The foreign-born newcomers who settled in Fairfax County arrived with hopes and expectations that reflected the various circumstances driving their migrations. America came to mean different things to each of them, depending on the mind-sets they brought and the character of their immigration experience. Marta Quintanilla, coming from El Salvador, thought her life in America would be easier than it turned out to be. “It doesn’t offer money,” she said speaking more than twenty years after her arrival. “That’s a lie. You have to work hard to live here.” But after a childhood of poverty and violence, she found security in America, and that was what mattered most. “I come home from work. I park my car in the parking lot. I come into my apartment and lock the door, and I see my children sleeping,” she says. “That’s what America has given me. I can sleep peacefully here and not think somebody is going to come in the night. You just have to follow the rules. If I don’t hang around with the gangs, nothing is going to happen to me.”
For Un Joung Kim’s parents, America was the place where they could be assured of the best treatment for their daughter’s cerebral palsy. They had to spend several years in Argentina en route, but America was where they wanted to be. Victor Alarcón headed to the United States for the same reason his sister-in-law had come, because it offered someone with energy and initiative the chance to prosper. Abdul Shaheed Khan of Pakistan wanted to give his children the best education possible. When Esam Omeish, Alex Seong, Mark Keam, and their parents came to America, they found a country far less confining than the worlds they left behind, with more freedom and openness. Doris Meissner, a former commissioner of immigration in Washington, encountered a wide variety of immigrant experiences in her years of government service and saw a common theme. “Ultimately, it’s a story of mobility,” she recalled.
“People have different definitions of the American dream, but I think what runs through them all is the idea that there is an opportunity here through hard work to have a better life, for your children if not for yourself, and that it’s worth the sacrifice. Wherever you came from, if you did the same amount of work, your children would be destined to follow in your footsteps. Here, they can be in a better place.”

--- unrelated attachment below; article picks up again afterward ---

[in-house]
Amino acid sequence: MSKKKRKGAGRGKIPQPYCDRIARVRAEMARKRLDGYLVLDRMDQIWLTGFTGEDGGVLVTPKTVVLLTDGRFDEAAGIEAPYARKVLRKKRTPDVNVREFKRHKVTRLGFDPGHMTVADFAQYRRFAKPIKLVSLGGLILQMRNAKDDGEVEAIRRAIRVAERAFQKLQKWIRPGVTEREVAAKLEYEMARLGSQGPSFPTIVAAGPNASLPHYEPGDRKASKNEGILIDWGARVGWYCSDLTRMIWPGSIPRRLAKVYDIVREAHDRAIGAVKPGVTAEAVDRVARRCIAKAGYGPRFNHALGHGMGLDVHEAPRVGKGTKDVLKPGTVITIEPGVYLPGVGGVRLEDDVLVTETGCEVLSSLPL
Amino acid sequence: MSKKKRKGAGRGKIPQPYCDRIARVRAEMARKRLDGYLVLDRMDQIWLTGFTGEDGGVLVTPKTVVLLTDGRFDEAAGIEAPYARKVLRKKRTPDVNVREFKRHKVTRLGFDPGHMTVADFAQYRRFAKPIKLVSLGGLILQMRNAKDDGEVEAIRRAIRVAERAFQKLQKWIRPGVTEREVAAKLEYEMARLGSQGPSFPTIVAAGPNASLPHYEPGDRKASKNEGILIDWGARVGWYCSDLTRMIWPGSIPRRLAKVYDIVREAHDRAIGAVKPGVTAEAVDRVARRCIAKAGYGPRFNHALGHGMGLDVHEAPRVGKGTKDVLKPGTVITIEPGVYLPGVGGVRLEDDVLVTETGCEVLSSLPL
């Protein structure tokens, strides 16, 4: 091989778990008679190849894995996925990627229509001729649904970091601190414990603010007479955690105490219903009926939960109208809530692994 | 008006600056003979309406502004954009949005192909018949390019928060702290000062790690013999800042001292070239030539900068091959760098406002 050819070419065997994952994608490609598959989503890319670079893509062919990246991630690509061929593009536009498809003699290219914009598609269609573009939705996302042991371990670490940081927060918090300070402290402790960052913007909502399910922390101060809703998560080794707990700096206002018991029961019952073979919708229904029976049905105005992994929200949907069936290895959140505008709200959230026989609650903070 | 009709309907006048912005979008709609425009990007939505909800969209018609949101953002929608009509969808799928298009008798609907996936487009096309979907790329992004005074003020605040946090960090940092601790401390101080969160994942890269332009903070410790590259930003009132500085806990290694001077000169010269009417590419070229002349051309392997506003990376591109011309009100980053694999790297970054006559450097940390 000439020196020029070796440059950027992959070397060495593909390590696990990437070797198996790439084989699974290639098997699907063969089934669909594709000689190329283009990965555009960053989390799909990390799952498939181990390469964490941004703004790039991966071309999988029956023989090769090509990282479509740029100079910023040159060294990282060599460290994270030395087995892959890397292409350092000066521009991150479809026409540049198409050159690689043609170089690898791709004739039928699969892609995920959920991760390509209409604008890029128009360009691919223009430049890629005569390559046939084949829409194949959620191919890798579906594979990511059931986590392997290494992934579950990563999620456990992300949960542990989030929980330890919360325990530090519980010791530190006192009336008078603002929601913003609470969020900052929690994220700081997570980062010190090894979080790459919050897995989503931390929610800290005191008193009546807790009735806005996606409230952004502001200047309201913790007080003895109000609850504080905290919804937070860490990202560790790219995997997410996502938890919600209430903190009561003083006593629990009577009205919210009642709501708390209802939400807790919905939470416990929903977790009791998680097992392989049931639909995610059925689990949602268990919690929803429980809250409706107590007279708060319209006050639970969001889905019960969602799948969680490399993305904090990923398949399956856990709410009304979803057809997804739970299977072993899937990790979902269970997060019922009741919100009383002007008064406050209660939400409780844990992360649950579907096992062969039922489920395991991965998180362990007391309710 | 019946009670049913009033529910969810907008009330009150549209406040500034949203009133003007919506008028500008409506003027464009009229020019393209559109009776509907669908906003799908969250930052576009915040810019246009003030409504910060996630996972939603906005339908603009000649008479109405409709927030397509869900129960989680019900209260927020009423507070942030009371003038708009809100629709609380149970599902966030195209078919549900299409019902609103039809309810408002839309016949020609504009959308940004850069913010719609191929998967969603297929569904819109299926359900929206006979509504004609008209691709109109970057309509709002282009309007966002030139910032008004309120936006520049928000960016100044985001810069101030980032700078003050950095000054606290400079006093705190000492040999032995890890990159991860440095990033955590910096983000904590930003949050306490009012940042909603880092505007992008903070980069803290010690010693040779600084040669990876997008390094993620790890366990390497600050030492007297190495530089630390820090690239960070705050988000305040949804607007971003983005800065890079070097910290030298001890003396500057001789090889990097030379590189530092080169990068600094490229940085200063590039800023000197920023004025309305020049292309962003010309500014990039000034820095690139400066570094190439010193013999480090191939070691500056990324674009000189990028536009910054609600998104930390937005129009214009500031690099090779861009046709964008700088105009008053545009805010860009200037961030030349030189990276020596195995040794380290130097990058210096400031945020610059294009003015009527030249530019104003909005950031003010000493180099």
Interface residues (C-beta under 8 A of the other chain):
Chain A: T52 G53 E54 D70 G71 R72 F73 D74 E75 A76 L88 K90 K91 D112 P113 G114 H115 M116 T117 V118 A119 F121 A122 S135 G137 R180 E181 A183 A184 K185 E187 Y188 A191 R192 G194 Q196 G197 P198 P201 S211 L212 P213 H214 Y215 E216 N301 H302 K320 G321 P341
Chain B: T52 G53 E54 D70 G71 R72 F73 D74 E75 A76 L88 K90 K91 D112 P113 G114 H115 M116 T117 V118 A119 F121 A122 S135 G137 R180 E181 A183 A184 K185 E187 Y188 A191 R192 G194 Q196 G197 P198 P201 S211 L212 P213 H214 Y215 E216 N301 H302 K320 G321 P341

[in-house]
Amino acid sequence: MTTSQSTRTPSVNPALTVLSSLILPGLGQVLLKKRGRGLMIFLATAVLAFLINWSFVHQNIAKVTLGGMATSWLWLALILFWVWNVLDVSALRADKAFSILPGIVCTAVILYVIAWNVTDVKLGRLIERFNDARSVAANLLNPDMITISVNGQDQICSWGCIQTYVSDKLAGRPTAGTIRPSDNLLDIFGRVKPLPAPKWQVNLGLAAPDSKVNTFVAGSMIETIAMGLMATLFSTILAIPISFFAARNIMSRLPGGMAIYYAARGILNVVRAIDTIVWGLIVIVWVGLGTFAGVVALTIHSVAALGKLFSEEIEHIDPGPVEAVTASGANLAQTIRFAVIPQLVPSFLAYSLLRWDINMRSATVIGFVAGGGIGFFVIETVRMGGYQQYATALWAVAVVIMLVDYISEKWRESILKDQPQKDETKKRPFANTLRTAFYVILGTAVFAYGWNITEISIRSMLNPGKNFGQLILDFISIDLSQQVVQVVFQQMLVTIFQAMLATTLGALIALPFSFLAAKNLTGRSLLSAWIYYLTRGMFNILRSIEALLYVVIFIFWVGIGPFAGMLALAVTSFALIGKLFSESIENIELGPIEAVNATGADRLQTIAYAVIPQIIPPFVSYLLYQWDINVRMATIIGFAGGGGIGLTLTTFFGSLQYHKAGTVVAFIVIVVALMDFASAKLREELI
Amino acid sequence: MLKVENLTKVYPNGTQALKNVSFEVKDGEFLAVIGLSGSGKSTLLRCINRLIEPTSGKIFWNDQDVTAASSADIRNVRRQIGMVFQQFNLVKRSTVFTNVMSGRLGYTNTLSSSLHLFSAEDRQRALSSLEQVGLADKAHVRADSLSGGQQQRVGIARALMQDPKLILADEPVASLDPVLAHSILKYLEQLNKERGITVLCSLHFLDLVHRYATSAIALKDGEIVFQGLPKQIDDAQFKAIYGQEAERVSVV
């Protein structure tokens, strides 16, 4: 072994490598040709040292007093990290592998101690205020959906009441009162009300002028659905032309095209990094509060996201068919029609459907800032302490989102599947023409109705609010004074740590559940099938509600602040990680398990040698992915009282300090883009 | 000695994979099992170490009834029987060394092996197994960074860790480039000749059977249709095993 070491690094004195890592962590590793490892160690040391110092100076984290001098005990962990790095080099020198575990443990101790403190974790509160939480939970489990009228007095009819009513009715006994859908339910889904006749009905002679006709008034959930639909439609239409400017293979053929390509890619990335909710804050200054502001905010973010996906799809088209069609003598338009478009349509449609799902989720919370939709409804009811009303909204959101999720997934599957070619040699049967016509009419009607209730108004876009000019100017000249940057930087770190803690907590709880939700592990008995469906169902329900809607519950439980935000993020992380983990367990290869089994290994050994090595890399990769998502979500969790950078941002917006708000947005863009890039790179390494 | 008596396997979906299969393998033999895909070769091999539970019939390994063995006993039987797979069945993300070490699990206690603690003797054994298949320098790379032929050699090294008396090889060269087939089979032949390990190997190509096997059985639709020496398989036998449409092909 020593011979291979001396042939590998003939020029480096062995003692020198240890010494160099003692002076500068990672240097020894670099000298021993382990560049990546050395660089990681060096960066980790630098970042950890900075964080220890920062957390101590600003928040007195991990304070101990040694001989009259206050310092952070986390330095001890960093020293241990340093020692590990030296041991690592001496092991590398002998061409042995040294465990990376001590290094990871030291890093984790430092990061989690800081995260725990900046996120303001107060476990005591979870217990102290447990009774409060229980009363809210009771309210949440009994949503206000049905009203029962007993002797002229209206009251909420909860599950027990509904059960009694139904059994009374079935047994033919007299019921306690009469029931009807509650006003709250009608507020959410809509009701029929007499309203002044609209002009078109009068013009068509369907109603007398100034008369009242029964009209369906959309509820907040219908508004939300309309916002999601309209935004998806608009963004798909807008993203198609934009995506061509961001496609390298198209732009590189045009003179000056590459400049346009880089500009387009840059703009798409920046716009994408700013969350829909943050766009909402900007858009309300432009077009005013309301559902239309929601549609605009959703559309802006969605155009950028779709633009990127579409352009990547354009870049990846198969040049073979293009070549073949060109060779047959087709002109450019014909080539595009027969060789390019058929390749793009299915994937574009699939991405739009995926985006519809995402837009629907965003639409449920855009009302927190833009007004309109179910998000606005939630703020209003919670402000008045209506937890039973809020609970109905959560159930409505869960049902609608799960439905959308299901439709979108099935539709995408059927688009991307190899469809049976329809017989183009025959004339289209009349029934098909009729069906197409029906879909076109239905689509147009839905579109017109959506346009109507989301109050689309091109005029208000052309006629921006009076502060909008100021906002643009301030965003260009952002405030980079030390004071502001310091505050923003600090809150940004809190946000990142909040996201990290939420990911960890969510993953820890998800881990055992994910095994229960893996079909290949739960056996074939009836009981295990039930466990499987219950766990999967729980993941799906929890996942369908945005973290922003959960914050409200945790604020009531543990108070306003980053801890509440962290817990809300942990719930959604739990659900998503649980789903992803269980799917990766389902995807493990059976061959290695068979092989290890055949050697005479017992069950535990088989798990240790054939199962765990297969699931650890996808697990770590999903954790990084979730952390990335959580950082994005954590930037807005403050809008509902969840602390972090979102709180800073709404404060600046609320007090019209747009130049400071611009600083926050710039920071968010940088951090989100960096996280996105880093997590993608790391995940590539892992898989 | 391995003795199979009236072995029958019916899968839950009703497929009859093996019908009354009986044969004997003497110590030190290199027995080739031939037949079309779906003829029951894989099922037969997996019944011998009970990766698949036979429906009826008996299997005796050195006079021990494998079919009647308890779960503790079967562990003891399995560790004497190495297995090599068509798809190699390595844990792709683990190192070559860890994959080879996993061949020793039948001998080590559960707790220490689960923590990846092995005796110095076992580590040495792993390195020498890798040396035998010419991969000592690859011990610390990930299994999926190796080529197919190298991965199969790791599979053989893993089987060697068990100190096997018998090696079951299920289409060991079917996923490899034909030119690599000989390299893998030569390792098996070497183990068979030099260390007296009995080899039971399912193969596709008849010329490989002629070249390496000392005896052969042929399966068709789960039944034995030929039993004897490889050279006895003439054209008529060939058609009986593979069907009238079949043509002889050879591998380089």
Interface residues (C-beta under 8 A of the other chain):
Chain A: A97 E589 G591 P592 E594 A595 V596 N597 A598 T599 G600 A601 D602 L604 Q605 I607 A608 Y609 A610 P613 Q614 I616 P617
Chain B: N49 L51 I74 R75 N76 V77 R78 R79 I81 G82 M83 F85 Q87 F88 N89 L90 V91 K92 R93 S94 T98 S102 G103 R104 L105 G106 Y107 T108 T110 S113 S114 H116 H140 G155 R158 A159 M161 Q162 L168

America offered big advantages over other countries, but in return the immigrants took on obligations. In some cases, it took a while to figure out exactly what was required of them. Alex Seong’s mother used to tell her to keep a low profile and not make trouble. “Just be good people,” she would say. “We came to this country; it’s not our country. We are benefiting from the graciousness of this country, so we need to be the best people we can be.” The problem with such advice is that it did not leave Alex feeling wholly American. Not until she moved to Fairfax and found herself surrounded by other people with varied backgrounds did she lose the self-consciousness she had felt as a child in rural Maryland.
Fairfax County, like other areas where immigrants settled in large numbers in the last years of the twentieth century, was a place where people of widely varying backgrounds could fit in. Un Joung Kim set out immediately to create a new American identity for herself. When her U.S. classmates and teachers tried to say “Un Joung,” it always came out as “Onion,” so she decided she needed a new name, just as Mark Keam and Alex Seong and other Korean youth had done. She heard of other kids called “Kim” and tried that for a while, but then she was Kim Kim, and again she got teased. Next she called herself “Cindy,” a name many other Korean girls had taken, and for several years she was known as Cindy Kim. Still, she was not satisfied. “I wanted something unique,” she recalled,“some name no one else had.” One day, enchanted by a high school visit to an archaeological museum, she came up with Amber, after the fossil gem.“I thought,‘Amber sounds nice,’” she said.“ ‘Amber is going to be my name.’” So she went through yet another name change, and when she became an American citizen at the age of eighteen, her U.S. passport identified her officially as Amber Kim. The ease with which she chose new names and discarded others came from her immigrant experience; she had been straddling cultures her whole life.